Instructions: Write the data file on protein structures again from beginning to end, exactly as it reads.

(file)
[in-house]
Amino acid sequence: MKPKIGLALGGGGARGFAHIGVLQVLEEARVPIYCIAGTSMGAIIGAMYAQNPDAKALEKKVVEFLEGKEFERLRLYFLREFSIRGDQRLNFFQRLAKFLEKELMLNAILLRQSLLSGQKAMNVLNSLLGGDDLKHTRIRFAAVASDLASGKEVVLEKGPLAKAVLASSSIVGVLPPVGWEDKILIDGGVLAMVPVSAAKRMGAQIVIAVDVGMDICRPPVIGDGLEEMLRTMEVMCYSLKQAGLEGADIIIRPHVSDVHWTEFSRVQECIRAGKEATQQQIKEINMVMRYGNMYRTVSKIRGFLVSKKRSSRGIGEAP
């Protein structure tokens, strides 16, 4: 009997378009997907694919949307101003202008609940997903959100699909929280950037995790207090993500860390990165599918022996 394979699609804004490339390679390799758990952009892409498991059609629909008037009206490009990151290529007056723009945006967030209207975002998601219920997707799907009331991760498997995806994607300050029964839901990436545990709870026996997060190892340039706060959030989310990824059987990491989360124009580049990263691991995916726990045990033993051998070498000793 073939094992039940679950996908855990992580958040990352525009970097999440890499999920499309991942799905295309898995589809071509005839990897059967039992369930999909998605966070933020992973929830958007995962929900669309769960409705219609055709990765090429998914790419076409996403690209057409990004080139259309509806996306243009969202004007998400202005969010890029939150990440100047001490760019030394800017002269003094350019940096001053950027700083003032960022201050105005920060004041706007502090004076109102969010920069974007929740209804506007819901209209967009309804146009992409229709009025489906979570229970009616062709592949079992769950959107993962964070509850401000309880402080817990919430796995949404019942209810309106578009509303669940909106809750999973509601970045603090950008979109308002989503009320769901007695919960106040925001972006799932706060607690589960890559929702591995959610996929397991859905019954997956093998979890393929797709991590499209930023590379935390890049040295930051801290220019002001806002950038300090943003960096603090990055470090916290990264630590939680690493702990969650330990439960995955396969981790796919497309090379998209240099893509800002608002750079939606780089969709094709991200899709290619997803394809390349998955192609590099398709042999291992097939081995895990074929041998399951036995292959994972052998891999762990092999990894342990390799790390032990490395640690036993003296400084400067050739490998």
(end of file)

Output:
[in-house]
Amino acid sequence: MKPKIGLALGGGGARGFAHIGVLQVLEEARVPIYCIAGTSMGAIIGAMYAQNPDAKALEKKVVEFLEGKEFERLRLYFLREFSIRGDQRLNFFQRLAKFLEKELMLNAILLRQSLLSGQKAMNVLNSLLGGDDLKHTRIRFAAVASDLASGKEVVLEKGPLAKAVLASSSIVGVLPPVGWEDKILIDGGVLAMVPVSAAKRMGAQIVIAVDVGMDICRPPVIGDGLEEMLRTMEVMCYSLKQAGLEGADIIIRPHVSDVHWTEFSRVQECIRAGKEATQQQIKEINMVMRYGNMYRTVSKIRGFLVSKKRSSRGIGEAP
């Protein structure tokens, strides 16, 4: 009997378009997907694919949307101003202008609940997903959100699909929280950037995790207090993500860390990165599918022996 394979699609804004490339390679390799758990952009892409498991059609629909008037009206490009990151290529007056723009945006967030209207975002998601219920997707799907009331991760498997995806994607300050029964839901990436545990709870026996997060190892340039706060959030989310990824059987990491989360124009580049990263691991995916726990045990033993051998070498000793 073939094992039940679950996908855990992580958040990352525009970097999440890499999920499309991942799905295309898995589809071509005839990897059967039992369930999909998605966070933020992973929830958007995962929900669309769960409705219609055709990765090429998914790419076409996403690209057409990004080139259309509806996306243009969202004007998400202005969010890029939150990440100047001490760019030394800017002269003094350019940096001053950027700083003032960022201050105005920060004041706007502090004076109102969010920069974007929740209804506007819901209209967009309804146009992409229709009025489906979570229970009616062709592949079992769950959107993962964070509850401000309880402080817990919430796995949404019942209810309106578009509303669940909106809750999973509601970045603090950008979109308002989503009320769901007695919960106040925001972006799932706060607690589960890559929702591995959610996929397991859905019954997956093998979890393929797709991590499209930023590379935390890049040295930051801290220019002001806002950038300090943003960096603090990055470090916290990264630590939680690493702990969650330990439960995955396969981790796919497309090379998209240099893509800002608002750079939606780089969709094709991200899709290619997803394809390349998955192609590099398709042999291992097939081995895990074929041998399951036995292959994972052998891999762990092999990894342990390799790390032990490395640690036993003296400084400067050739490998």